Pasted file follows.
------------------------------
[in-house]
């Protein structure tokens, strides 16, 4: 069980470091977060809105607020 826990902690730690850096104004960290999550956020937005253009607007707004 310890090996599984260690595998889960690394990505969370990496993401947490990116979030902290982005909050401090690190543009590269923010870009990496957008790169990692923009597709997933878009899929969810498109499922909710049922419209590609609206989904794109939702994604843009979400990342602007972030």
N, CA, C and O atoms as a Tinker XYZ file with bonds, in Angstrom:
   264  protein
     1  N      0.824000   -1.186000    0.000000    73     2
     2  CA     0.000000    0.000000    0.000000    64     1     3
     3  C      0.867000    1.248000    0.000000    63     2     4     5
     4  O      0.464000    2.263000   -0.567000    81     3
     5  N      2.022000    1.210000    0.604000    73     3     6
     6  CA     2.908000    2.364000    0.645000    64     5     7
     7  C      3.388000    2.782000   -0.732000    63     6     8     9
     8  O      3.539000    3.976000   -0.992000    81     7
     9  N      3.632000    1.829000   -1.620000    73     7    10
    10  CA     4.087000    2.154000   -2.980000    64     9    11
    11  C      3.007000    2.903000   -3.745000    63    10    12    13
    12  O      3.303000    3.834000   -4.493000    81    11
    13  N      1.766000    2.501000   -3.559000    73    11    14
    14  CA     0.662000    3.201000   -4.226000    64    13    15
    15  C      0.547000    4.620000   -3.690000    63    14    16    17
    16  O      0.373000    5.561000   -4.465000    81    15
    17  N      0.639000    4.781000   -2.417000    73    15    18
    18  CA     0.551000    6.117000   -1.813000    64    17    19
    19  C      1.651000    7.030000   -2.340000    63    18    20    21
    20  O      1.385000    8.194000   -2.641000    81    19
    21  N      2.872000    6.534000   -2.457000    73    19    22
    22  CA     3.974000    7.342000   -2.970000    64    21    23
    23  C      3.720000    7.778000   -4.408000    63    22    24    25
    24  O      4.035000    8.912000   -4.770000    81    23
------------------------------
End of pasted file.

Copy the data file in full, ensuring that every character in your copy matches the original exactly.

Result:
[in-house]
């Protein structure tokens, strides 16, 4: 069980470091977060809105607020 826990902690730690850096104004960290999550956020937005253009607007707004 310890090996599984260690595998889960690394990505969370990496993401947490990116979030902290982005909050401090690190543009590269923010870009990496957008790169990692923009597709997933878009899929969810498109499922909710049922419209590609609206989904794109939702994604843009979400990342602007972030």
N, CA, C and O atoms as a Tinker XYZ file with bonds, in Angstrom:
   264  protein
     1  N      0.824000   -1.186000    0.000000    73     2
     2  CA     0.000000    0.000000    0.000000    64     1     3
     3  C      0.867000    1.248000    0.000000    63     2     4     5
     4  O      0.464000    2.263000   -0.567000    81     3
     5  N      2.022000    1.210000    0.604000    73     3     6
     6  CA     2.908000    2.364000    0.645000    64     5     7
     7  C      3.388000    2.782000   -0.732000    63     6     8     9
     8  O      3.539000    3.976000   -0.992000    81     7
     9  N      3.632000    1.829000   -1.620000    73     7    10
    10  CA     4.087000    2.154000   -2.980000    64     9    11
    11  C      3.007000    2.903000   -3.745000    63    10    12    13
    12  O      3.303000    3.834000   -4.493000    81    11
    13  N      1.766000    2.501000   -3.559000    73    11    14
    14  CA     0.662000    3.201000   -4.226000    64    13    15
    15  C      0.547000    4.620000   -3.690000    63    14    16    17
    16  O      0.373000    5.561000   -4.465000    81    15
    17  N      0.639000    4.781000   -2.417000    73    15    18
    18  CA     0.551000    6.117000   -1.813000    64    17    19
    19  C      1.651000    7.030000   -2.340000    63    18    20    21
    20  O      1.385000    8.194000   -2.641000    81    19
    21  N      2.872000    6.534000   -2.457000    73    19    22
    22  CA     3.974000    7.342000   -2.970000    64    21    23
    23  C      3.720000    7.778000   -4.408000    63    22    24    25
    24  O      4.035000    8.912000   -4.770000    81    23